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Being a Quaker

PostPosted: Tue Apr 29, 2014 7:56 pm
by Dalechiswick
Attending a Quaker Meeting for Worship is a very different experience from meditating on your own. You are in 'a gathered silence', surrounded by others and it is both individual and inclusive and often very profound.

If I've come into the room a bit late after the Meeting has started I've had the impression of entering a pool.

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The Quakers were founded in the 17th century by a man called George Fox and they are known as The Society of Friends, and indeed the Friends are very friendly and welcome anyone to their Meetings.

You can find out more on the Quaker website. http://www.quaker.org.uk

Re: Being a Quaker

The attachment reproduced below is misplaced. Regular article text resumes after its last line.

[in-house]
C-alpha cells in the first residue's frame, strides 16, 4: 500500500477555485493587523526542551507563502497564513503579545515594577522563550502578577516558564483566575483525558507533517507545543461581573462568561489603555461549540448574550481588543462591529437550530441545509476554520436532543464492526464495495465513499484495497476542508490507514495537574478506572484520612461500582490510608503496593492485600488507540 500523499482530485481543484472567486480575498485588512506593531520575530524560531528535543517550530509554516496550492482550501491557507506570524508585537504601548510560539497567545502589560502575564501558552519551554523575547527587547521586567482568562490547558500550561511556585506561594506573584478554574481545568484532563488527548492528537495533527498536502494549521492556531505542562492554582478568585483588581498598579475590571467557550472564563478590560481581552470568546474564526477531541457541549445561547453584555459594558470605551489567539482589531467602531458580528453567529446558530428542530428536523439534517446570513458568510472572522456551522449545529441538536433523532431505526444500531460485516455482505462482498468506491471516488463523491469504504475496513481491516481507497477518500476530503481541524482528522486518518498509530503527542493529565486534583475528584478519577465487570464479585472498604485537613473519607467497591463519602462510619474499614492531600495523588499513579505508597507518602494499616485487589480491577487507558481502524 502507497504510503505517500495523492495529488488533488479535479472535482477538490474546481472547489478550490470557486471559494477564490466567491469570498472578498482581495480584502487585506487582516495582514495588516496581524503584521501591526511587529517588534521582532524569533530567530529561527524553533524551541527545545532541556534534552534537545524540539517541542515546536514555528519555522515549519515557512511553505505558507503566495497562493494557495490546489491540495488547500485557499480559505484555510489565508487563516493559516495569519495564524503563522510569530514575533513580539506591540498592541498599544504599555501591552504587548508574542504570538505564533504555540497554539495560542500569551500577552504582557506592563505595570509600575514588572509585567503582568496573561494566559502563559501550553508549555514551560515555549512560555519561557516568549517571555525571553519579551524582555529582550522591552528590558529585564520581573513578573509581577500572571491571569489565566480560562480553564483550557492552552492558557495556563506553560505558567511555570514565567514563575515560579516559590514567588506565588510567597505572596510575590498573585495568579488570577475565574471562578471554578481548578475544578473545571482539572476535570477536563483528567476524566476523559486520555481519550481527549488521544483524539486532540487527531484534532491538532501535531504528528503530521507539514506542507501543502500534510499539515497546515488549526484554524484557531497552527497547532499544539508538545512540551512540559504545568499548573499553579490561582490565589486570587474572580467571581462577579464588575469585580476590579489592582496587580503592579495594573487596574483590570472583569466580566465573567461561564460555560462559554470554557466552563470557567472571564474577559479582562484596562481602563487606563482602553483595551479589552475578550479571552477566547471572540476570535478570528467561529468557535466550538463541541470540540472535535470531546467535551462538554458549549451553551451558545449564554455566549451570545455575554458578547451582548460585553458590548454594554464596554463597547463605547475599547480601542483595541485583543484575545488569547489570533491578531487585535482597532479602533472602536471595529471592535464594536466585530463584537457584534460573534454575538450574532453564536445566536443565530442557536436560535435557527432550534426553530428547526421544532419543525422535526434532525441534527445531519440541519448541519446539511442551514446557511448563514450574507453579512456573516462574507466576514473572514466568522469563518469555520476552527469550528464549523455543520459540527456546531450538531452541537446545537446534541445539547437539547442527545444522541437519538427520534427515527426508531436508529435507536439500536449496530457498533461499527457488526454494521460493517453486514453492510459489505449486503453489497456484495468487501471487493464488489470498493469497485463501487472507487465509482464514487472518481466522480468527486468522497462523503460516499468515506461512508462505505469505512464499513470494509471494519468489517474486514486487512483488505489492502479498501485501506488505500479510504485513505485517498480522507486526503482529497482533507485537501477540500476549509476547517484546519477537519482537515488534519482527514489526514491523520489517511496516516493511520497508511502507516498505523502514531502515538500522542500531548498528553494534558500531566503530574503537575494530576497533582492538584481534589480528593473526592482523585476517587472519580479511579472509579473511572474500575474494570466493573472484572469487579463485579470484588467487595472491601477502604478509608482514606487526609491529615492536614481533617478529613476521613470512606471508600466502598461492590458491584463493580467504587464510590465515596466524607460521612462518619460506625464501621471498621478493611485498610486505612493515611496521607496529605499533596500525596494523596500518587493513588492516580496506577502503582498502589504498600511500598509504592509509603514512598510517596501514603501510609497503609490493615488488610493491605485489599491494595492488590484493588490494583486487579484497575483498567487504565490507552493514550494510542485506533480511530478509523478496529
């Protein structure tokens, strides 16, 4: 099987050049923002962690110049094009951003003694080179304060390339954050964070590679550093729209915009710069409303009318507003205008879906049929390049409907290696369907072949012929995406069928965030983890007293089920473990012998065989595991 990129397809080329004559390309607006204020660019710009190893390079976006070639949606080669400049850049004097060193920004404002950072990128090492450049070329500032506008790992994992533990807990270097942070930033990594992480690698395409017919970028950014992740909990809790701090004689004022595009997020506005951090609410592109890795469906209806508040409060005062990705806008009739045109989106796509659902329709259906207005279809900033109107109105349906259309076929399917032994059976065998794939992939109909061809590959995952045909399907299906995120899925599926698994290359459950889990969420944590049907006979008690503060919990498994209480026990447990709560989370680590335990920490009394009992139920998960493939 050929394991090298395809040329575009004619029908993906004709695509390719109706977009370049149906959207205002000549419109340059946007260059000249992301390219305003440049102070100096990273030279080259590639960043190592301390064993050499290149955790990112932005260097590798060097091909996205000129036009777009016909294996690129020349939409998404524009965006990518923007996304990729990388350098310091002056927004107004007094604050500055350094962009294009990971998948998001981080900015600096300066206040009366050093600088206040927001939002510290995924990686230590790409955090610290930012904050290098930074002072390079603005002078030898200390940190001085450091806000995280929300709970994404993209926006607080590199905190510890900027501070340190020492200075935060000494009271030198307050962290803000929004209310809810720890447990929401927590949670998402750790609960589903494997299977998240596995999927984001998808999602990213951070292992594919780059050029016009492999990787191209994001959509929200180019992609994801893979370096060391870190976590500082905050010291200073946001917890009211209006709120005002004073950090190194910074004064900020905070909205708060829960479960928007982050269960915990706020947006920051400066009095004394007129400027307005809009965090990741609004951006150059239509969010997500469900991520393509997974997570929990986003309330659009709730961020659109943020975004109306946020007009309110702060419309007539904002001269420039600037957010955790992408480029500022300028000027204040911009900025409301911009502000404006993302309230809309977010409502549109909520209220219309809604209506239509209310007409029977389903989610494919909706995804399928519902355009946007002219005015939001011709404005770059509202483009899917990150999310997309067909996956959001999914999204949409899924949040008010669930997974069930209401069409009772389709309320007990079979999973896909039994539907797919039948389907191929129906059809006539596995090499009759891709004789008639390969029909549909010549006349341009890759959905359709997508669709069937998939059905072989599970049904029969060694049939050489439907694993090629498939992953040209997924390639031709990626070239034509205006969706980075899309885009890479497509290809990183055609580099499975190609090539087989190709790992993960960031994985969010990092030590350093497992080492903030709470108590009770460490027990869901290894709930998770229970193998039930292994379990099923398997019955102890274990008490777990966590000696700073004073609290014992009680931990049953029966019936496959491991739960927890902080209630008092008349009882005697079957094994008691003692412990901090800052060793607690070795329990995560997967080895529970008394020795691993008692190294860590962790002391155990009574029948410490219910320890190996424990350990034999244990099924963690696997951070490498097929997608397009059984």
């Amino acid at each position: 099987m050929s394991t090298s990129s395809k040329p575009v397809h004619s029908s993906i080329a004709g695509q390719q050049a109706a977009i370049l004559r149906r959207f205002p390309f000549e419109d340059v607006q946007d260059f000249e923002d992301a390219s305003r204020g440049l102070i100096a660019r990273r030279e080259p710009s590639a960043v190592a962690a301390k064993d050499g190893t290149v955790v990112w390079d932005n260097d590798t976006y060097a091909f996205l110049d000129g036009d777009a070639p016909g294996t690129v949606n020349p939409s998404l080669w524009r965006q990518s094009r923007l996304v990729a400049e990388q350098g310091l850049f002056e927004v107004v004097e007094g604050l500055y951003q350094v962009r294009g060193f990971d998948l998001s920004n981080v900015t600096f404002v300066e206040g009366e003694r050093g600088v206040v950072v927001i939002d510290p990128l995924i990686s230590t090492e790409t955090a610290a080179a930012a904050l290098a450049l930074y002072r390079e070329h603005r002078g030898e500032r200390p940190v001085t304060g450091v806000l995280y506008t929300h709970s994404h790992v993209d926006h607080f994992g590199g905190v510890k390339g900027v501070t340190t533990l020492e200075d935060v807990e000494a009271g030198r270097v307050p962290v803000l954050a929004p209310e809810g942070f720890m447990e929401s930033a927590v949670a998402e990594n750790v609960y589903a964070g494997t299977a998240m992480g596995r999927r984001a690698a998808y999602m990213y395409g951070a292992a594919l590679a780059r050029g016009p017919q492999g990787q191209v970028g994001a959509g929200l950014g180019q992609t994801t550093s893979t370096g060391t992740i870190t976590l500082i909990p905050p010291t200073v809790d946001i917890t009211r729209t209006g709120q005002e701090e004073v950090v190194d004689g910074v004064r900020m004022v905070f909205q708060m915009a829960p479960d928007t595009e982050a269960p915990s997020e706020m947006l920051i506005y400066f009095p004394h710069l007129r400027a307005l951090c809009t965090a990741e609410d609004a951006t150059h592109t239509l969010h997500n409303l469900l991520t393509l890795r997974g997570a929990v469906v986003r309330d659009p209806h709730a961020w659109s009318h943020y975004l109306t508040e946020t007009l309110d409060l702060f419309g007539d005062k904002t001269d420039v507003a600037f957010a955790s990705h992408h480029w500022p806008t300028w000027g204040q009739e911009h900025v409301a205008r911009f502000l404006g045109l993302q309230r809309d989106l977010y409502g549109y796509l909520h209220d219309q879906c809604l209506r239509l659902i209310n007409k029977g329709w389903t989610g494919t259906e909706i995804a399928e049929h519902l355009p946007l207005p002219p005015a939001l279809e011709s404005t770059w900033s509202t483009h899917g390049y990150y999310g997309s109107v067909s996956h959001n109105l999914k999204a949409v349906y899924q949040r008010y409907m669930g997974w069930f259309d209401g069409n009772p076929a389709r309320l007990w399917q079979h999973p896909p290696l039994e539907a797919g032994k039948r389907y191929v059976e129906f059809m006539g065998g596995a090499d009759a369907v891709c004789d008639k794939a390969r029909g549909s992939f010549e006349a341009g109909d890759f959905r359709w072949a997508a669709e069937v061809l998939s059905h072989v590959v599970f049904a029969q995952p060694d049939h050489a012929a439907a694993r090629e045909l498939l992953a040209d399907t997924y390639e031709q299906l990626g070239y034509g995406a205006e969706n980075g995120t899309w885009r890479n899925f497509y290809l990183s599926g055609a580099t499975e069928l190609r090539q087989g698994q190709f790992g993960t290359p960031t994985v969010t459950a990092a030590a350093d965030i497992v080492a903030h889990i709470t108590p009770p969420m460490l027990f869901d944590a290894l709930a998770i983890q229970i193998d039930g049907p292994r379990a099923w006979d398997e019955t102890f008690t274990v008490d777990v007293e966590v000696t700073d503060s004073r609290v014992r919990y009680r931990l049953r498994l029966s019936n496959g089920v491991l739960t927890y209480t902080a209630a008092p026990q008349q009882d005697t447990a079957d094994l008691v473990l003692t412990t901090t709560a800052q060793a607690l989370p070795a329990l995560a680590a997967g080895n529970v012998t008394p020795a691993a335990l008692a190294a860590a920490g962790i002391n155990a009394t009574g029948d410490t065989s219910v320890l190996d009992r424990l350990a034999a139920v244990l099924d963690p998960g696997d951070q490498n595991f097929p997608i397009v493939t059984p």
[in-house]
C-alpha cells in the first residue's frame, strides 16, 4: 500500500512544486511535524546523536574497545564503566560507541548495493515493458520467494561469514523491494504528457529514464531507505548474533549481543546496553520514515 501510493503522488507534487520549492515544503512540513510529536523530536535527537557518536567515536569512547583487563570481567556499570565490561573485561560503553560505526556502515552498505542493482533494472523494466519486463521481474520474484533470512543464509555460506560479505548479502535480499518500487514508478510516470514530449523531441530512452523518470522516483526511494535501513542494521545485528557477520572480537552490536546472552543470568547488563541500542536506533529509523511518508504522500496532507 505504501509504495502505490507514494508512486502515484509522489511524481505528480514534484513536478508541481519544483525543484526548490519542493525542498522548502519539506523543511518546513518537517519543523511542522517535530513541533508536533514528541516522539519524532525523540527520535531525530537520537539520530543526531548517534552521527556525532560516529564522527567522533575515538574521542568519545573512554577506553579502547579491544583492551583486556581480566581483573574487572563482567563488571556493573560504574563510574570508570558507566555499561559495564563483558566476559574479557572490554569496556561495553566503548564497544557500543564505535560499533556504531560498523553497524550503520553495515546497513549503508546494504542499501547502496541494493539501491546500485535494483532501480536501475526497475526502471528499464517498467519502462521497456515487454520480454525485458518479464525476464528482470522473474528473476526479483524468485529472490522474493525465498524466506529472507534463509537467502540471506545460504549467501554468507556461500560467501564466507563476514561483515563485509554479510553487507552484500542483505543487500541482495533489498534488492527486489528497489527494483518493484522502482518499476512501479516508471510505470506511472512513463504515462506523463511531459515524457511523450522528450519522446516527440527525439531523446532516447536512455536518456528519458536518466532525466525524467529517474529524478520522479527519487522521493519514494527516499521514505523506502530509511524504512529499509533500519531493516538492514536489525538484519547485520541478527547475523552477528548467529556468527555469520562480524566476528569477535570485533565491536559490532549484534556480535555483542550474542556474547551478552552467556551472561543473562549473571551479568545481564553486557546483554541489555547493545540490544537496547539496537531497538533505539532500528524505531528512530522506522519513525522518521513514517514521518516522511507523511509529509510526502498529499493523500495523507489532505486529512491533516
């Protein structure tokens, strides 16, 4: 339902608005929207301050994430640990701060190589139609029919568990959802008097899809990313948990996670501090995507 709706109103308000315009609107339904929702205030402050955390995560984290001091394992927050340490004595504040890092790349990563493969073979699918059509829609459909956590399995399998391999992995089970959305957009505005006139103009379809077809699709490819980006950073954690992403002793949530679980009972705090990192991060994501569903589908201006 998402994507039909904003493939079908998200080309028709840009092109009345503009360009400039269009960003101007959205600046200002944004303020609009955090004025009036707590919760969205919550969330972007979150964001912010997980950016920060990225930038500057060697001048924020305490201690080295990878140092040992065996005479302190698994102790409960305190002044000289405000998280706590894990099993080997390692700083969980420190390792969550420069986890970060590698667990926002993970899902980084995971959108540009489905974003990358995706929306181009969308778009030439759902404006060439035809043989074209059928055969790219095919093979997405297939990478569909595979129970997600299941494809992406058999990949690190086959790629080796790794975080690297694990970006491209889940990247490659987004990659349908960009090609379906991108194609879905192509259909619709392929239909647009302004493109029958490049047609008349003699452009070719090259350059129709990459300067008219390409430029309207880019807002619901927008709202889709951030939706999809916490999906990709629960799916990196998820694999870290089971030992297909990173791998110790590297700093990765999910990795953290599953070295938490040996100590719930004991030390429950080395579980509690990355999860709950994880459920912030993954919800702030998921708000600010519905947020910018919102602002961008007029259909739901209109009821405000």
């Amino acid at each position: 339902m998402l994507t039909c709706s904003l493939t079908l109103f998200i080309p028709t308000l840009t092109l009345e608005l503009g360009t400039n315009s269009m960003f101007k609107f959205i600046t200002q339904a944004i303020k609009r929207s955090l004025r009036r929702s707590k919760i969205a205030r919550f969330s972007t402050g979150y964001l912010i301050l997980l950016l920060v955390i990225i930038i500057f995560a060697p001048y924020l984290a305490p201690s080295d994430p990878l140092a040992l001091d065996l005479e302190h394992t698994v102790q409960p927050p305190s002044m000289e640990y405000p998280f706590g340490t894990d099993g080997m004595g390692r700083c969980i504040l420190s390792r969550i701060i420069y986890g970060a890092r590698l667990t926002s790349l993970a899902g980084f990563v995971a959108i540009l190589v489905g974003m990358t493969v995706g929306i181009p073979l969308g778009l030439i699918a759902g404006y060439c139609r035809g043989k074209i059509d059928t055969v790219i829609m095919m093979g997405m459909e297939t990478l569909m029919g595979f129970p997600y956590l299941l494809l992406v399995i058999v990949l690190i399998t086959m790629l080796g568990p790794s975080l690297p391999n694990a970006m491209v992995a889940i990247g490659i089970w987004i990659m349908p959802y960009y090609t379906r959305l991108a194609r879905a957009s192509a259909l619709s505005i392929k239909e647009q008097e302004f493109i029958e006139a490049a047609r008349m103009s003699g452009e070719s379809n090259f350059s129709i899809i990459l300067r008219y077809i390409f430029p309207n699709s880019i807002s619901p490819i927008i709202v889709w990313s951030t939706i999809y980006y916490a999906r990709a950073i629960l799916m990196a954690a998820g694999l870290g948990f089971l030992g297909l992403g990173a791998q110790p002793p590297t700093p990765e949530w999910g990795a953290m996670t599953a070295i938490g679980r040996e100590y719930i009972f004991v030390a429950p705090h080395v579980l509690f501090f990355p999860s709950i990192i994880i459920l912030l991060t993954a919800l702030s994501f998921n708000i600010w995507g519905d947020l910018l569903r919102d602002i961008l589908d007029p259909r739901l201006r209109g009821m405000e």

PostPosted: Mon Jun 16, 2014 9:20 am
by annee
Being diagnosed chivvied me into going along to a local Quaker Meeting four years ago - something I had been thinking of doing for a long time but really never had the nerve. I became a Member last year. The thought of holding myself (and others) in the light is something I do regularly - I find it very powerful and peaceful at the same time - giving myself up to the light is liberating when I am afraid. The silence of the Meeting is very important to me.
The Quaker testimonies of truth, peace, simplicity and love are central to how I live my life and important to my well-being
sweet simplicity.jpg
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- I am learning to listen more to others, slow down and discern the deeper meaning of things and of course the still quiet voice inside myself - something that does not come naturally!

Re: Being a Quaker

PostPosted: Mon Apr 09, 2018 6:28 pm
by Judith
https://www.theguardian.com/media/2018/ ... ce-podcast

More to ponder on, in the silence which is 'an oasis of calm'....
oasis of calm.....jpg
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Re: Being a Quaker

PostPosted: Thu Feb 06, 2020 5:30 am
by radhikashetty
Great Post :)